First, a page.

Not Far From the Kingdom

Not Far From the Kingdom

Twenty-Third Sunday after Pentecost, Year B

All Saints Day is one of those moments where we celebrate and remember those who have made the journey or who have taken the next step. We remember them because they are still a part of us, shaping us, mentoring us – maybe not in a direct way, but in a real way.

Mark 12:28-34, New International Reader's Version (NIRV)

The Most Important Commandment

28One of the teachers of the law came and heard the Sadducees arguing. He noticed that Jesus had given the Sadducees a good answer. So, he asked him, “Which is the most important of all the commandments?”

29Jesus answered, “Here is the most important one. Moses said, ‘Israel, listen to me. The Lord is our God. The Lord is one. 30Love the Lord your God with all your heart and with all your soul. Love him with all your mind and with all your strength.’ (Deuteronomy 6:4,5) 31And here is the second one. ‘Love your neighbor as you love yourself.’ (Leviticus 19:18) There is no commandment more important than these.”

32“You have spoken well, teacher,” the man replied. “You are right in saying that God is one. There is no other God but him. 33To love God with all your heart and mind and strength is very important. So is loving your neighbor as you love yourself. These things are more important than all burnt offerings and sacrifices.”

34Jesus saw that the man had answered wisely. He said to him, “You are not far from God’s kingdom.” From then on, no one dared to ask Jesus any more questions.


All Saints Day is one of those special Sundays when we celebrate those who have been faithful throughout their lifetimes. Who do you remember that has been faithful? (Allow children to name people.) (If there is a worship bulletin with names the church is memorializing, bring attention to it.) We remember them because they are a part of us, shaping us, helping us in very real ways. We are who we are because of who they were. We give thanks for those who have already gone to heaven and provided an example of how we should live our lives on earth.

All Saints Day is also the perfect opportunity to say thank you to those who are still with us and give us guidance. With the help and love of all our neighbors, we remember that we are all on our way toward the kin-dom of God.

“What is a neighbor?” (Allow children to give various answers.) Is it just the people who live next door? No. Is it only the fireman? No. Is it only the policeman? No. When we say we live in a neighborhood, what does that mean? (Allow children to answer.) How does God want us to treat our neighbors? (Allow children to answer.)

The Bible has a lot of verses about loving our neighbor. I know that loving our neighbors is important to God, but I wonder how God says we should love them. (Allow children to answer.)

God wants us to love our neighbors like we love ourselves. What do you think God means by that? (Allow children to answer.)

This passage from the Gospel of Mark says loving our neighbor like we love ourselves is the greatest commandment. What does the word “commandment” mean? (Allow children to give their definitions.). Why do you think this is the greatest commandment? (Allow children to respond.)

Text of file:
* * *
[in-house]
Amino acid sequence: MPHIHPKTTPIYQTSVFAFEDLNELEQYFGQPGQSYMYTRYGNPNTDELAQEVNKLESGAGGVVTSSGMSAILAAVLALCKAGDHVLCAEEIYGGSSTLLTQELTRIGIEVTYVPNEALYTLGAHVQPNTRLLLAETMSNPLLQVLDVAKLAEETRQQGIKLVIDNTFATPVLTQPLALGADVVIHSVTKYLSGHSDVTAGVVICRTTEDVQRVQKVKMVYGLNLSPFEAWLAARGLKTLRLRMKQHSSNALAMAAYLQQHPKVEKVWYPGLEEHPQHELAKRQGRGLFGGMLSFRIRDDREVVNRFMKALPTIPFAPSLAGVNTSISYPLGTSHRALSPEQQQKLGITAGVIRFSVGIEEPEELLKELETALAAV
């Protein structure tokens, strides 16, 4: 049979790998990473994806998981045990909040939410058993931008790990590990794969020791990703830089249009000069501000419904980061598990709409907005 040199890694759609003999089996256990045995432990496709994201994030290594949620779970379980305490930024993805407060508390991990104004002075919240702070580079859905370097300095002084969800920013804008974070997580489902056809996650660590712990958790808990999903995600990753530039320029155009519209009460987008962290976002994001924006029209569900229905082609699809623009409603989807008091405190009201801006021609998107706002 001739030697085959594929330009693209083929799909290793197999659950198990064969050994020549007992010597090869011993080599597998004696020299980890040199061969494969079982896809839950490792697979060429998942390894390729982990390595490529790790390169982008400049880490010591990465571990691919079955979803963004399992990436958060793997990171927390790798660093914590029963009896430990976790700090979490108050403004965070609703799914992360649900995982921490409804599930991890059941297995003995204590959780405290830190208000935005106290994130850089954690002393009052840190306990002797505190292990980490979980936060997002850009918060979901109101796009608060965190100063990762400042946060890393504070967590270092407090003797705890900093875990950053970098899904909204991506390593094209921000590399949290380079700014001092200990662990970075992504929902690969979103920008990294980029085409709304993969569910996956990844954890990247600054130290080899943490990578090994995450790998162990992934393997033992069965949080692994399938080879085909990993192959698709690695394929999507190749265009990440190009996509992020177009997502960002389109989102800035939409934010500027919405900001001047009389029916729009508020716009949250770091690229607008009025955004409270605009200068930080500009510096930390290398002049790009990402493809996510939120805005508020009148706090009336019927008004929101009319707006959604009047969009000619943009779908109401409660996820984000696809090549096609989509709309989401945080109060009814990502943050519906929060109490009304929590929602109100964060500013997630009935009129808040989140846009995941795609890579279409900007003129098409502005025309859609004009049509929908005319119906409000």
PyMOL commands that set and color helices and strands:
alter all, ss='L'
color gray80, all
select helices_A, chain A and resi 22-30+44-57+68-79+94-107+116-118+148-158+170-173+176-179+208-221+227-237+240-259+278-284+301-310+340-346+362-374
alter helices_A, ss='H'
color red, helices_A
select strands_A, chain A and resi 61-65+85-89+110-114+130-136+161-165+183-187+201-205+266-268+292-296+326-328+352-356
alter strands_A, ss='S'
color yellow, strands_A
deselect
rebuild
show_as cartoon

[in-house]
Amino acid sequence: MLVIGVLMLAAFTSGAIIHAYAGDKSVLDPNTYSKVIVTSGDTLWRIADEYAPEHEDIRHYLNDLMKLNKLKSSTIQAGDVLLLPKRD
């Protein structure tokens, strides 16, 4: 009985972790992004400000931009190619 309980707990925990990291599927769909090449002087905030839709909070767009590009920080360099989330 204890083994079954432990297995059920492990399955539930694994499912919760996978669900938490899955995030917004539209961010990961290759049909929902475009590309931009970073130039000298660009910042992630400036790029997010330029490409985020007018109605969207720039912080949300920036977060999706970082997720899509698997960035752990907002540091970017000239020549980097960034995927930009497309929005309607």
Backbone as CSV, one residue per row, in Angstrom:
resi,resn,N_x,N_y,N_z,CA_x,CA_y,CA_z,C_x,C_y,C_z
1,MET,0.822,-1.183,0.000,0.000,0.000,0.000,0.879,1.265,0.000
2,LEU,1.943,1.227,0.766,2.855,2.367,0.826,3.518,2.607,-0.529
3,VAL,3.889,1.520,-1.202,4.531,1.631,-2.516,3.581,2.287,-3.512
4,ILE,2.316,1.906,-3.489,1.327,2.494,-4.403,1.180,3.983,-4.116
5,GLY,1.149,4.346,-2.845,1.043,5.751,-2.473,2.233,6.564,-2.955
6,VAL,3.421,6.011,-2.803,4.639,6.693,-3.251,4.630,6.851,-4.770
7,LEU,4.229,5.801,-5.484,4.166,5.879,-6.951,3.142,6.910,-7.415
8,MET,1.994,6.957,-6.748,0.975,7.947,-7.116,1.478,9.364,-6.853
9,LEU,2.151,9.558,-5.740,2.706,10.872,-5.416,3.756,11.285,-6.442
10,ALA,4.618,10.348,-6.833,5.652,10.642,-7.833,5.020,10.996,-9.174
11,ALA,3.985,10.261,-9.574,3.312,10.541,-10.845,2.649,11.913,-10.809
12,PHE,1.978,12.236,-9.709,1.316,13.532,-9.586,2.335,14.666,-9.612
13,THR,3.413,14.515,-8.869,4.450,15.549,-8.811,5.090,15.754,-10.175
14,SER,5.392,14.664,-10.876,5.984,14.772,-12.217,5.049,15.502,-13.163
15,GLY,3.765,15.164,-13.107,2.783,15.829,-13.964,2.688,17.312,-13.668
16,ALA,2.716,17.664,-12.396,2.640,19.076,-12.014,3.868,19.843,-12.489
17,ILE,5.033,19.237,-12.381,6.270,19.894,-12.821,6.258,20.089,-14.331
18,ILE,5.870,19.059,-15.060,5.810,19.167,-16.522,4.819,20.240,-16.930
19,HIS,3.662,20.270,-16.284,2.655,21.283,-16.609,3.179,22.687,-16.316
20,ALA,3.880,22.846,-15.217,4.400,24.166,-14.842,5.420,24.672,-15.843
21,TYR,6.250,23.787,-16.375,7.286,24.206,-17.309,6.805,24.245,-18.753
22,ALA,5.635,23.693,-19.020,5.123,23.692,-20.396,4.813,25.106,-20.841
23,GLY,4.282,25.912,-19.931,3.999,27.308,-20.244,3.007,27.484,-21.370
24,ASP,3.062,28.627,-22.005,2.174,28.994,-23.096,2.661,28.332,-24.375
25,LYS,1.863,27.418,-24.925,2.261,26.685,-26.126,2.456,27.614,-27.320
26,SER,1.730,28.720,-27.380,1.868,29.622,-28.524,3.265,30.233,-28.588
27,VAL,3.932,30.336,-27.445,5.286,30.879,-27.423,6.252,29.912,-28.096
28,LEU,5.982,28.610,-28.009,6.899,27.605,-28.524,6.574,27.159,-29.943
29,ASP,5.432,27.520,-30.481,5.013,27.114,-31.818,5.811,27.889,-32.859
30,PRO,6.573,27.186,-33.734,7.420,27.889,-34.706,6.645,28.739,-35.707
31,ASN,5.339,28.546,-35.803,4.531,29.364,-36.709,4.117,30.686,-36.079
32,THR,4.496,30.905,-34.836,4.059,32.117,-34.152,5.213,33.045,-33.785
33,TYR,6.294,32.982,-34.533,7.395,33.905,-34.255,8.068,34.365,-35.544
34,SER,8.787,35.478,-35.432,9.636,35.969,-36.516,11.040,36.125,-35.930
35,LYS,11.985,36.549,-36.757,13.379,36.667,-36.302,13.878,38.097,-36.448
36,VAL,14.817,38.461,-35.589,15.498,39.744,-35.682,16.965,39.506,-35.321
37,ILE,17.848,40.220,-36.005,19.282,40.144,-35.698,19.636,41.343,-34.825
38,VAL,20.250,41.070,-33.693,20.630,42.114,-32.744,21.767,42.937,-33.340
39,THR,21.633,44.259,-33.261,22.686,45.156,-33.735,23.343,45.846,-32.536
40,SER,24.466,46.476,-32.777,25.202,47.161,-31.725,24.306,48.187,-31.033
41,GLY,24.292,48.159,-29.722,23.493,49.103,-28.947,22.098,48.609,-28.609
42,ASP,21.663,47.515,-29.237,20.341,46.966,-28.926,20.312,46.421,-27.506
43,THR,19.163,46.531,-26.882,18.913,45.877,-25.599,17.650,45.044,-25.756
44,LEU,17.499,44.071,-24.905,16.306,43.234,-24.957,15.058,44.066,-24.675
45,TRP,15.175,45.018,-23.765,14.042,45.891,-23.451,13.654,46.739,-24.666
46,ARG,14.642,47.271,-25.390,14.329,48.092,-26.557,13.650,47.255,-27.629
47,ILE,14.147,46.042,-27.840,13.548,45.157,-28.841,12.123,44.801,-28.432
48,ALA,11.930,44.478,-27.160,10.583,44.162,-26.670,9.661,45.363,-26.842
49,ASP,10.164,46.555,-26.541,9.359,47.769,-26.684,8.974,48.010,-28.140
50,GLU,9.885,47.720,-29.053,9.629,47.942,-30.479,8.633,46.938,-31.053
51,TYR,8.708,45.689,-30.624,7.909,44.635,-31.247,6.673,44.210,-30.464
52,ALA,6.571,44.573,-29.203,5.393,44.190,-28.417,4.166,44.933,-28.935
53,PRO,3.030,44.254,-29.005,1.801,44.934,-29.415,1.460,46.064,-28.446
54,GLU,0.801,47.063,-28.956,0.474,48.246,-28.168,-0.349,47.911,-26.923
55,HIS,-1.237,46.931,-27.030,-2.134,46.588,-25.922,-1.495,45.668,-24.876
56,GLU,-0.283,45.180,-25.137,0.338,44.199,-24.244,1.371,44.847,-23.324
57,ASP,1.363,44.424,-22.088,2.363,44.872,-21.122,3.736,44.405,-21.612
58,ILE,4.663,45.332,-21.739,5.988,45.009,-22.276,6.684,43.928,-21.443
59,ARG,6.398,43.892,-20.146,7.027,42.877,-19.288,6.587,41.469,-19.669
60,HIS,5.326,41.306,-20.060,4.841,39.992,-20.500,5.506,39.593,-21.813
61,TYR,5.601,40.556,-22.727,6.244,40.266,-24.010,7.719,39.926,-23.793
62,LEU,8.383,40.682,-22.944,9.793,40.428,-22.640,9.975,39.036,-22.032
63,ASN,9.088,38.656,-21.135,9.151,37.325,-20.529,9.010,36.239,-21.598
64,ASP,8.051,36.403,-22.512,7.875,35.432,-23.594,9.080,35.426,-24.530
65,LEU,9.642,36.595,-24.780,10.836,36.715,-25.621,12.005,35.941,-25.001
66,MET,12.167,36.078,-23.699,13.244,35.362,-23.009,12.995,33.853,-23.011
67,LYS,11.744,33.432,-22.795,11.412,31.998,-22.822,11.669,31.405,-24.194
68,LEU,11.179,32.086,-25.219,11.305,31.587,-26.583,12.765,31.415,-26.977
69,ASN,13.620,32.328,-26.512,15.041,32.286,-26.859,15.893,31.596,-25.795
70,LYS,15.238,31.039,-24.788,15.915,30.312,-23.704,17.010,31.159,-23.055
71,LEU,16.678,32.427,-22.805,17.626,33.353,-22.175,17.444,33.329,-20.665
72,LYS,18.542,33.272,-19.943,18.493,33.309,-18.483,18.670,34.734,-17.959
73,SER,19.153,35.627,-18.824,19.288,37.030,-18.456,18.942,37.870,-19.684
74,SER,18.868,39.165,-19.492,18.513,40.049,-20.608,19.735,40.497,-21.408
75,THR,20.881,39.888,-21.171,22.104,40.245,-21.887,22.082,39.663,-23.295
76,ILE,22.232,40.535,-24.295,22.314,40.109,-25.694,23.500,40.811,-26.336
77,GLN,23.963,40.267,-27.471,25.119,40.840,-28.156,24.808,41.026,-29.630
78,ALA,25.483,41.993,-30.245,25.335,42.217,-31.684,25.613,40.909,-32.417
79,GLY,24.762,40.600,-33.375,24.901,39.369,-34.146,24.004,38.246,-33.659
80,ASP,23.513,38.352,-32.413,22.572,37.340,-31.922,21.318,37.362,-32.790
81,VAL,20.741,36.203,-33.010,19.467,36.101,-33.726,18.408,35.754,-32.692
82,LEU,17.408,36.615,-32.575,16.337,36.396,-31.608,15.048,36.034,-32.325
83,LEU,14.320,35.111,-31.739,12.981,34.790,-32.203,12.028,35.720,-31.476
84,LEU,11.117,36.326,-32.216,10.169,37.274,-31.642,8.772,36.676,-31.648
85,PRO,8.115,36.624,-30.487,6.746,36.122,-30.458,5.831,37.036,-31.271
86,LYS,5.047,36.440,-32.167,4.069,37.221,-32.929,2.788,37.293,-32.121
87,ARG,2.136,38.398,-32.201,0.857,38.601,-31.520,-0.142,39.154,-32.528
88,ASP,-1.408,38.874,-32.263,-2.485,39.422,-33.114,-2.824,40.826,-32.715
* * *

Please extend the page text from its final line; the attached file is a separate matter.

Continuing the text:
According to the Super Heroes Bible (NIRV), a commandment is a law or rule that God gives. We have rules in so many different parts of our lives. There are rules when we drive our cars, rules at our jobs, and rules at school. Can you tell me a few rules or laws that we have in life? (Allow children to answer.)

Those are all very good rules. Why do you think people made those rules? Are rules important? Can you imagine what a game of baseball or football would look like without rules? There are many reasons why we have rules.

Rules are a way of making sure that everyone is treated in the right way. We have rules that are designed to keep us safe, and rules to protect our things, and sometimes even rules to protect our feelings.

In today’s Bible verse, the religious leaders of Jesus' day are sitting around and discussing the rules and the law. They especially liked to ask Jesus questions about the law to try to trick him into saying something that would cause people to turn against him. One day, they were asking Jesus questions, and he responded with one good answer after another. One of the teachers of religious law was standing there listening to the debate. He realized that Jesus had answered well, so he asked, "Of all the commandments, which is the most important?"

Jesus gives two rules that, if you follow carefully, will help you the rest of your life. The first is to love God. The second is to love your neighbor in just the same way that you love yourself.

This rule is so important that we have a special name for it. It is called the “Golden Rule.” Love and treat others in the same way that you would like them to love and treat you.

What a wise answer Jesus gave. If we could just keep those two commandments; if we could just follow those two rules, we wouldn’t have any trouble keeping all the other commandments, would we? (Allow children to answer.)

When we follow God’s commandments and contribute to the kingdom like the saints who have gone before us, we are honoring God and one another.


God of love, help us to love you with all our heart, soul, and strength -- and to love one another as we love ourselves. In Jesus' name, we pray. Amen.

Scripture verses are from New International Reader's Version (NIRV) Copyright © 1995, 1996, 1998, 2014 by Biblica, Inc.®. Used by permission. All rights reserved worldwide.

In This Series...

Twenty-Third Sunday after Pentecost, Year B - Lectionary Planning Notes


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In This Series...

Twenty-Third Sunday after Pentecost, Year B - Lectionary Planning Notes